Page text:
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Book Club Mon Nov 09 2015

All Lit Up: Mare Swallow (Part One)

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All Lit Up features Chicago's "literati" discussing their work, lives, and favorite Chicago books at their favorite Chicago bookstores. This is the first part in a two-part conversation with Mare Swallow, Andersonville-based writer, public speaking coach, and founder of the Chicago Writers Conference. She brought Sin in the Second City by Karen Abbott and The Hundred Year House by Rebecca Makkai. We sat down for coffee at The Book Cellar in the heart of Lincoln Square.

I'm so glad you chose to meet here at The Book Cellar, my local bookstore. Why is this your favorite bookstore in Chicago?

I started coming here since they first opened in 2004. At the time, I lived in Ravenswood, and like you, it was nice to have something close to my house. When I suggest this to people, I always say "You know they have a wine bar there!" The owner, Suzy Takacz, has always been supportive of us. We're going to have two more events here in 2015. They host Essay Fiesta, they have local author nights, so that really speaks to me. I get a coffee and buy a book and close out the world.

And it has such a cozy atmosphere.

Yes, and it's smaller. It's like a curated bookstore. I tell my friends, "Imagine if there was a bookstore, and they got rid of all the crappy books. That's The Book Cellar." I like that their selection is great, and if they don't have a book they'll order it for you.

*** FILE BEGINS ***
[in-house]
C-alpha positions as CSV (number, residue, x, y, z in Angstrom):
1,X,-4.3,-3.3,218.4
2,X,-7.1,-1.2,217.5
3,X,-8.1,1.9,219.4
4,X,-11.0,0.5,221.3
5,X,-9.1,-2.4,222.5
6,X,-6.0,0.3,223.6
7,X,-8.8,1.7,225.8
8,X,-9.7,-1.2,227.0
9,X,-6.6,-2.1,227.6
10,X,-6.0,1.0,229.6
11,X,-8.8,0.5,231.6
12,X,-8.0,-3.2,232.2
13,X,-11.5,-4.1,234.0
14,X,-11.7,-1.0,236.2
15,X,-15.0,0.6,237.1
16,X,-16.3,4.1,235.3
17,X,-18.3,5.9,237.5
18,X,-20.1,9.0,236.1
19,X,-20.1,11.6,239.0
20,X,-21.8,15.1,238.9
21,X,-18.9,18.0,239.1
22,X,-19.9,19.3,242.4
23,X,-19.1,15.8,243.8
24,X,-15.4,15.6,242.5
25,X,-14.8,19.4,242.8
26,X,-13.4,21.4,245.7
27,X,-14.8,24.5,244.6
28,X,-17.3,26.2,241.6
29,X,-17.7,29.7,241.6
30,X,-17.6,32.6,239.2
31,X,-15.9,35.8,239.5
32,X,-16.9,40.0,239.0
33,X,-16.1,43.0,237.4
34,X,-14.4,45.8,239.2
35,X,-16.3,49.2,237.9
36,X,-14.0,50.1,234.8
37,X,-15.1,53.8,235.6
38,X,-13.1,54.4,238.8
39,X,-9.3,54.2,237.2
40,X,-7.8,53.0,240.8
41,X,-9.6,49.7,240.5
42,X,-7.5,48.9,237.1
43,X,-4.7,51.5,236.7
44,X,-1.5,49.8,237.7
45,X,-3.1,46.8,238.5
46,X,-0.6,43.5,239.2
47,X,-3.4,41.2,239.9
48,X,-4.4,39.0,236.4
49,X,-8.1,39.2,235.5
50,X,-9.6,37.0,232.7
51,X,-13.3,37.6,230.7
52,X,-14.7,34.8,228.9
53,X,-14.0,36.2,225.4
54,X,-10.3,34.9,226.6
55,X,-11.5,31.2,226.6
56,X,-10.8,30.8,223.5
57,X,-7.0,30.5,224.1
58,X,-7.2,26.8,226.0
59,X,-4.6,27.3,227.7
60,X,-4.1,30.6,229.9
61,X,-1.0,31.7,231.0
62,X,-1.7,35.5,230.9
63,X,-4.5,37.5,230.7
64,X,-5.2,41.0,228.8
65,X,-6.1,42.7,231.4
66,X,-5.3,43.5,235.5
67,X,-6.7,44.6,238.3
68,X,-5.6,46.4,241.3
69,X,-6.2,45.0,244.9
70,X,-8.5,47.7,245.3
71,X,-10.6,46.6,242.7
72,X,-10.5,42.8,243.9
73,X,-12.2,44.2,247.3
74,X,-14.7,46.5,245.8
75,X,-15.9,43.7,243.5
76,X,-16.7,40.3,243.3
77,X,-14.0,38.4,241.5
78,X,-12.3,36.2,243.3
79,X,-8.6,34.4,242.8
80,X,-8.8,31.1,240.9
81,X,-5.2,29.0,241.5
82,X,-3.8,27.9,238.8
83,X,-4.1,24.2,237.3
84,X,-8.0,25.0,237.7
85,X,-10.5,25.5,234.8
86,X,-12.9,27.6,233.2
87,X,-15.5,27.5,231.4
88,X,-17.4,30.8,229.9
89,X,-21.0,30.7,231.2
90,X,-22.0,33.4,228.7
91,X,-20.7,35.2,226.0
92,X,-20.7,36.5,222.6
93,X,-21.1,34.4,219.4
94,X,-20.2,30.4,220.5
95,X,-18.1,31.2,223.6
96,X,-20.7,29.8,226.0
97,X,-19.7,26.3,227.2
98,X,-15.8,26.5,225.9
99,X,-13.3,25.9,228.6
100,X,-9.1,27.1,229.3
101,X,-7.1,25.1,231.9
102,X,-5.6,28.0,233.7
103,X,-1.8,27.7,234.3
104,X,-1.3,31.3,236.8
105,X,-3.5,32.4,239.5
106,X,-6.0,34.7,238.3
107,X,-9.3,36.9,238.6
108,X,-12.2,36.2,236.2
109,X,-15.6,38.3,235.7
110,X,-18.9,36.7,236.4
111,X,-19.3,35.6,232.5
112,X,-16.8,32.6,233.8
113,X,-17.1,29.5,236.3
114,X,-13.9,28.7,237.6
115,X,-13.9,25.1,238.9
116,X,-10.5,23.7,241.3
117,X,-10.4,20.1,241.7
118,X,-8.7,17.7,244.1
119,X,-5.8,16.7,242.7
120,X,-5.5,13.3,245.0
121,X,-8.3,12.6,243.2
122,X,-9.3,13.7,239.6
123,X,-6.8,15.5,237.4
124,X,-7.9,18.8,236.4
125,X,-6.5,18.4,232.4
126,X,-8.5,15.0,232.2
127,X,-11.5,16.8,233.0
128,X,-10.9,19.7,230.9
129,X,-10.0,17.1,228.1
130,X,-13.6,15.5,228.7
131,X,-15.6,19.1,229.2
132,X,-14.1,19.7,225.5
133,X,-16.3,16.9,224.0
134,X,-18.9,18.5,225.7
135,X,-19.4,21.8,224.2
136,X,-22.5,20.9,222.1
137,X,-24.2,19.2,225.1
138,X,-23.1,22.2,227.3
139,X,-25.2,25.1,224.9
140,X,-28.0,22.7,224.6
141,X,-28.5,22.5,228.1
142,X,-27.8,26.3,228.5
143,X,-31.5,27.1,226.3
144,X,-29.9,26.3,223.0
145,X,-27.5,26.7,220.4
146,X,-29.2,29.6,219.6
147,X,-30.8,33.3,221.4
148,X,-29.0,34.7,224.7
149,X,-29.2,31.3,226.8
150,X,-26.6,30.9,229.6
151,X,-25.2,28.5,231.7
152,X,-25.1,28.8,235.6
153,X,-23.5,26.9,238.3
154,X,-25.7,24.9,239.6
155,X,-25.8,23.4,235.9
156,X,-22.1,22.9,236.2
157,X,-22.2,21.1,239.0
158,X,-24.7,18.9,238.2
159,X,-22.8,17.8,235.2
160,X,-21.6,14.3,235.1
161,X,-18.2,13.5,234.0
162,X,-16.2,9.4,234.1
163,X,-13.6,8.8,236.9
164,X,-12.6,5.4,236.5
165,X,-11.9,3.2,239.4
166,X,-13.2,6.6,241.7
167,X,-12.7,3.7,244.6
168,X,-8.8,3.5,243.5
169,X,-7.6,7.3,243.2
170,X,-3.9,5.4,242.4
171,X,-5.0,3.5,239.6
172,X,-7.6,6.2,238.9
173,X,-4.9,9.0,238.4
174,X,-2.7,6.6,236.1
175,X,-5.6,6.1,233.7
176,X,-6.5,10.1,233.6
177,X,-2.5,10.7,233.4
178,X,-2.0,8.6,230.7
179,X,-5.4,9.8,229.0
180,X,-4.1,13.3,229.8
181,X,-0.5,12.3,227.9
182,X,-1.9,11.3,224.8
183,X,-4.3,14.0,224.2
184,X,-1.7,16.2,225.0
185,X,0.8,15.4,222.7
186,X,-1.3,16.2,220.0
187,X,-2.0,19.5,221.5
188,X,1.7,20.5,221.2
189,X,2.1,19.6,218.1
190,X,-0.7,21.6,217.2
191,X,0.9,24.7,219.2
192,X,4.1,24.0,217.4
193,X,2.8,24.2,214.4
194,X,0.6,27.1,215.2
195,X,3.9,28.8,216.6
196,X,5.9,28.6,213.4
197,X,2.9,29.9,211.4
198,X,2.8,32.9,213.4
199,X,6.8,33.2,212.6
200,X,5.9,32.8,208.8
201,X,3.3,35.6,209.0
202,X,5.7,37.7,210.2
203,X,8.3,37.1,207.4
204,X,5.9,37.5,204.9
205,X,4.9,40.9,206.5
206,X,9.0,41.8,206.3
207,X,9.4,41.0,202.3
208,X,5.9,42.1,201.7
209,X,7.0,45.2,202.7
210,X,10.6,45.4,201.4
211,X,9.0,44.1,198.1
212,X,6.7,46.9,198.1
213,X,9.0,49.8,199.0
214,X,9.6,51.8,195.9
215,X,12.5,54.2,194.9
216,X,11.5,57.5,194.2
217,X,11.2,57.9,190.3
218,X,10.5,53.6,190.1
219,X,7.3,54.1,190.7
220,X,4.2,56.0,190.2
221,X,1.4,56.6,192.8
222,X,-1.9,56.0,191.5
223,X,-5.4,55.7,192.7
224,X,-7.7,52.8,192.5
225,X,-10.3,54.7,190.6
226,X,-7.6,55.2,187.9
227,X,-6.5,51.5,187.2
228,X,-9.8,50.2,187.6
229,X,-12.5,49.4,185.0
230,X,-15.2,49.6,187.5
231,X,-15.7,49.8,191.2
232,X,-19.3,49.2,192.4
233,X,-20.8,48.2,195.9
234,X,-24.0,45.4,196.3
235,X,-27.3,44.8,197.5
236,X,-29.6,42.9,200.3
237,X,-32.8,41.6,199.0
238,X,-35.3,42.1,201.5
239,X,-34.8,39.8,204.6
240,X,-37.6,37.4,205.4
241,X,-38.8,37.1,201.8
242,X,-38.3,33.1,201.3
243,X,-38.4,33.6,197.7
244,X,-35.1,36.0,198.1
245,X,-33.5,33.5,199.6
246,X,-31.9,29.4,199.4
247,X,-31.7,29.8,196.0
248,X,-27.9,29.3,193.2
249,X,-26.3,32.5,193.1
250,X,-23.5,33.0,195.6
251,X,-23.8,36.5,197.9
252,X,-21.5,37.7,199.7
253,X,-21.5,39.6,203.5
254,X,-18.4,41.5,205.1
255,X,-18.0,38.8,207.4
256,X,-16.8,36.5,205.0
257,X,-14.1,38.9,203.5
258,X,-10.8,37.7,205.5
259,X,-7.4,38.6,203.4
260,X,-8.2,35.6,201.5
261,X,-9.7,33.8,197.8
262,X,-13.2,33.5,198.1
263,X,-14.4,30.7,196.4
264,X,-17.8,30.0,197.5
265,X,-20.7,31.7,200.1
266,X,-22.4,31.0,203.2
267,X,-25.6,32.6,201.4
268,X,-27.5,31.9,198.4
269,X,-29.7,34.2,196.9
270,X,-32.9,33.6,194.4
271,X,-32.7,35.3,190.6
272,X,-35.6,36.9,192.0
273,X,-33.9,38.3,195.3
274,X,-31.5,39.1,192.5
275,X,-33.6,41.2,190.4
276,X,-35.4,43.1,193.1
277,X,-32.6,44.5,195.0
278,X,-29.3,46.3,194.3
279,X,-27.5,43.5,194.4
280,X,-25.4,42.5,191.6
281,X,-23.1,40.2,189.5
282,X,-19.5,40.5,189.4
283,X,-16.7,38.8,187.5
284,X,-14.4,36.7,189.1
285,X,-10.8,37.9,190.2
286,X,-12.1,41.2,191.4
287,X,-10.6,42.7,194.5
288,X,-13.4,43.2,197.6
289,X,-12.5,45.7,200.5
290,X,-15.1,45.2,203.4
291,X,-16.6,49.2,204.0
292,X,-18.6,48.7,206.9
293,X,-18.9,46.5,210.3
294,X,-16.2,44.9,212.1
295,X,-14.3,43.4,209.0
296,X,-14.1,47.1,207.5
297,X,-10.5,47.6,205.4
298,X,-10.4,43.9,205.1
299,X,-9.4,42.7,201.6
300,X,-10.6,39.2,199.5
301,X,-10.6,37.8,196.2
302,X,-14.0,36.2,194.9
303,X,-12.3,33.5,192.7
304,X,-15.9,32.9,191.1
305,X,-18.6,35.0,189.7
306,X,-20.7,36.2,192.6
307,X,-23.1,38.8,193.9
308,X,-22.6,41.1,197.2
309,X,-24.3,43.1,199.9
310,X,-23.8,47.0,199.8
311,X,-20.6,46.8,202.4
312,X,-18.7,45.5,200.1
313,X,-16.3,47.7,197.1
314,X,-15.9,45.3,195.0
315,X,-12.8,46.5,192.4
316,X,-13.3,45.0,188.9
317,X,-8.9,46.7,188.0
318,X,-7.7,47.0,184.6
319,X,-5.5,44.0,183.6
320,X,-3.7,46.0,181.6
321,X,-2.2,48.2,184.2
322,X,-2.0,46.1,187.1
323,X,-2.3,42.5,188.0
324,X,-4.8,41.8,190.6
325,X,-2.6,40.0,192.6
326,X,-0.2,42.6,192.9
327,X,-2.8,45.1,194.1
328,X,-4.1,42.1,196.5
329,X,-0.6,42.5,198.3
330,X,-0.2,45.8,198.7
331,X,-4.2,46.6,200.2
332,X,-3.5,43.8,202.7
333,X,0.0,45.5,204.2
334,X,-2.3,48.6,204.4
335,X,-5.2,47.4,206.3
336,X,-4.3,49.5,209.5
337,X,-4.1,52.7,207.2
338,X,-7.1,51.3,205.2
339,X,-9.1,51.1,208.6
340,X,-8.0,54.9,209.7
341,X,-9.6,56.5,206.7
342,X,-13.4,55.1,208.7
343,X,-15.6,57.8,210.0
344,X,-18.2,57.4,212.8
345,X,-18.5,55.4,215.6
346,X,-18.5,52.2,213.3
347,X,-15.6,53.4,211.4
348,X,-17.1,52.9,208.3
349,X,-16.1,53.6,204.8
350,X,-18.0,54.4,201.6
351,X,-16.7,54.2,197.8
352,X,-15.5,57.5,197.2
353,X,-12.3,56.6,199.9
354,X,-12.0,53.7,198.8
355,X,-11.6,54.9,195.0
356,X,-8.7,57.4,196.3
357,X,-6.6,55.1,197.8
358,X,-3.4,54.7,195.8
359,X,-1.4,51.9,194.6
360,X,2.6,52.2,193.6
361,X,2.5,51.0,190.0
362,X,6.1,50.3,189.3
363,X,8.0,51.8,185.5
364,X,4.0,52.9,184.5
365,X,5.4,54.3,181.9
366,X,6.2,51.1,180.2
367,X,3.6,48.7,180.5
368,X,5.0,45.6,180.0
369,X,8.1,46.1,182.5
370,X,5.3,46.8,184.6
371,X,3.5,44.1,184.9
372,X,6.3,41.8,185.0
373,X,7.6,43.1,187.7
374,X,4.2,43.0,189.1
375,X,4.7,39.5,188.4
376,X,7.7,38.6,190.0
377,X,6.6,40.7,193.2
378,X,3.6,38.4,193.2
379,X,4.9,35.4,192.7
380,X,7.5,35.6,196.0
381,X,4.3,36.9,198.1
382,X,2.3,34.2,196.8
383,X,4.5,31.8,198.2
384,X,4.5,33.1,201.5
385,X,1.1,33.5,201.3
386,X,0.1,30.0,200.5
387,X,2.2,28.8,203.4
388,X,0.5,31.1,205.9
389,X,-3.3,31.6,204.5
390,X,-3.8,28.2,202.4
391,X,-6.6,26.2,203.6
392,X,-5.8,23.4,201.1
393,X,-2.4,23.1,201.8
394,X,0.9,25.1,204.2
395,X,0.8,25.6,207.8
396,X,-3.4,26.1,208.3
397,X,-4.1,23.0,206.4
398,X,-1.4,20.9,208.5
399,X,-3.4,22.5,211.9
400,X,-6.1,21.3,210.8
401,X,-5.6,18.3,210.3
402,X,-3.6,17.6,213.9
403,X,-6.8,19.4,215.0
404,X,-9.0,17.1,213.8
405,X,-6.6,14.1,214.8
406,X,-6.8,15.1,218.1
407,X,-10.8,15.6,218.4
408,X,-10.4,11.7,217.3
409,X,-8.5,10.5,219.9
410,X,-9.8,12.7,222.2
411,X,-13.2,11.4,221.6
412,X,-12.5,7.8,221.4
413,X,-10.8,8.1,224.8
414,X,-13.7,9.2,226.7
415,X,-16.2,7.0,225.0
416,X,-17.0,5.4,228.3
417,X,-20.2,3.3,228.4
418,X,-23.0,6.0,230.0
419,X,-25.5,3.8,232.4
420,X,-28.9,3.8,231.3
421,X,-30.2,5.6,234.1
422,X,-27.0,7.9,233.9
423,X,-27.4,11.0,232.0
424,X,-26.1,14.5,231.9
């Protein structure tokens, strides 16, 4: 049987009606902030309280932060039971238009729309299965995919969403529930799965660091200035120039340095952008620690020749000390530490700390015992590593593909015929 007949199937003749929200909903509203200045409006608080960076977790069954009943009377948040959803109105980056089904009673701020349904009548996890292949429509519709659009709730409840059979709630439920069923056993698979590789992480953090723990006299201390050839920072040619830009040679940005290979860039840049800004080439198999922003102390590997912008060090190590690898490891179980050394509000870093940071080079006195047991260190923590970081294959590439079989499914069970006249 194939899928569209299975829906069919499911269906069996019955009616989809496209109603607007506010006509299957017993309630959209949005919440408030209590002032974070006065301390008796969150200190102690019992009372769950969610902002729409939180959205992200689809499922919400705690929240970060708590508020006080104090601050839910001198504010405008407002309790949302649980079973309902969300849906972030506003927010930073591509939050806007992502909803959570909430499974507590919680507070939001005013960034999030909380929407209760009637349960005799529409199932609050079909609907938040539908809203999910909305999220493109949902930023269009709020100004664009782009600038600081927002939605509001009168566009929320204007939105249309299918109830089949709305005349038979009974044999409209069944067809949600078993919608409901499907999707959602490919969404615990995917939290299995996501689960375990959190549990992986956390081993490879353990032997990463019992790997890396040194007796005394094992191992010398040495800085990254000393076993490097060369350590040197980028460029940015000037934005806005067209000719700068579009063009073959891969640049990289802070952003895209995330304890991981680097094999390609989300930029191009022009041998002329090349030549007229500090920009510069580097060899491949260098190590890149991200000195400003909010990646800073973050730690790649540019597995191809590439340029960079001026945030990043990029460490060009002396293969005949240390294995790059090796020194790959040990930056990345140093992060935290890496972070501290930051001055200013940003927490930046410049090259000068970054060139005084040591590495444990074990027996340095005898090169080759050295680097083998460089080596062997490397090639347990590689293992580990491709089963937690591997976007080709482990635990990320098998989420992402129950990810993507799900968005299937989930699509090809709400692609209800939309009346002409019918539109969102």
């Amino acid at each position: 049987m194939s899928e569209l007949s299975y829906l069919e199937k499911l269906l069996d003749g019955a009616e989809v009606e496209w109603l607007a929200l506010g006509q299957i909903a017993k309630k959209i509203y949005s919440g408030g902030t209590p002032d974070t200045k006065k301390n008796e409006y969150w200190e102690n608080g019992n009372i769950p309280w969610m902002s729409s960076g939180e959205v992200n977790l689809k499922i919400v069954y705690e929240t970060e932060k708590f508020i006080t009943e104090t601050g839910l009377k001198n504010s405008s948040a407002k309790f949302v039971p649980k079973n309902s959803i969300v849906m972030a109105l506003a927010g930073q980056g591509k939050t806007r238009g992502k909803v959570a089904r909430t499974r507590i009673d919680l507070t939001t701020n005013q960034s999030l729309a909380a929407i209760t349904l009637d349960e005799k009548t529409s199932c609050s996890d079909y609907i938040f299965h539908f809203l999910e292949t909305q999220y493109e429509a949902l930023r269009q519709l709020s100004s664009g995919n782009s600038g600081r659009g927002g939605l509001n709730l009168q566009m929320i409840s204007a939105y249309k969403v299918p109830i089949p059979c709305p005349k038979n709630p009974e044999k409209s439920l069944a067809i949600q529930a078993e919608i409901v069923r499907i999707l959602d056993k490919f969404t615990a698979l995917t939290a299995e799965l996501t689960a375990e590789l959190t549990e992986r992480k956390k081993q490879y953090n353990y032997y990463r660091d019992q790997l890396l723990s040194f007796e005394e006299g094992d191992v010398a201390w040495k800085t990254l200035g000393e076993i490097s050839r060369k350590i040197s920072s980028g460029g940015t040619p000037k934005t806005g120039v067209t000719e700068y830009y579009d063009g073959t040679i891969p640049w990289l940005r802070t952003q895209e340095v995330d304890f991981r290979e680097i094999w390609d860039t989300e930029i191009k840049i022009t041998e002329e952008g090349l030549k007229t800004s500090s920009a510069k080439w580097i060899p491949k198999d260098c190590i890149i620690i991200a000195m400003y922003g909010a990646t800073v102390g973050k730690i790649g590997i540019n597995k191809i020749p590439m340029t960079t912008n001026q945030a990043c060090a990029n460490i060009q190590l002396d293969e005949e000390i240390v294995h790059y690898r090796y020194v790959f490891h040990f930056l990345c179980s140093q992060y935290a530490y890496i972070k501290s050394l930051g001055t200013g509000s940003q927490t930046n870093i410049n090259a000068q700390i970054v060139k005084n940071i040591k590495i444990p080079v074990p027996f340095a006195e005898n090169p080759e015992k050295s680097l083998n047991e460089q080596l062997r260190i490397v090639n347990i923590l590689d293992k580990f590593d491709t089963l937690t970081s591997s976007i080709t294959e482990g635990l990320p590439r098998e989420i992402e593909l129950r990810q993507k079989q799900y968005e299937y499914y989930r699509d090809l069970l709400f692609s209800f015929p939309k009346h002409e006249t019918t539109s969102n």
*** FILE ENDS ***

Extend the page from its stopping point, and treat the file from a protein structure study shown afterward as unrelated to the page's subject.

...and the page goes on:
(As if on cue, Suzy appears to hand Mare an order of books.)

Through your work at the Chicago Writers Conference, you're exposed to many Chicago writers and local books. What made you choose Sin in the Second City?

The book is was un-put-down-able. It's about Chicago's most notorious brothel, which was owned and operated by the Everleigh sisters. I'm usually not a history person, though I do read nonfiction. I wish I knew more about history, but even when I try to read it, it doesn't stick with me. Afterwards I think, What was that about Thomas Jefferson? But reading this book is like hearing a story about house of prostitution, while also getting a lesson in Chicago history. I remember exclaiming, "Oh my god, politicians back then were exactly the same!" The corruption, the underhanded deals, the hanky-panky. All the stuff the politicians were doing in the early 20th century, they're doing now. It was great to read about it, but also disheartening to see how things don't change.

If you're a history buff, or if you like historical fiction, or if you want to know about the dirt that went down in Chicago in the early 20th century, read this. Even if you're a fiction fan, this reads like a novel that--for better or for worse--is not fiction.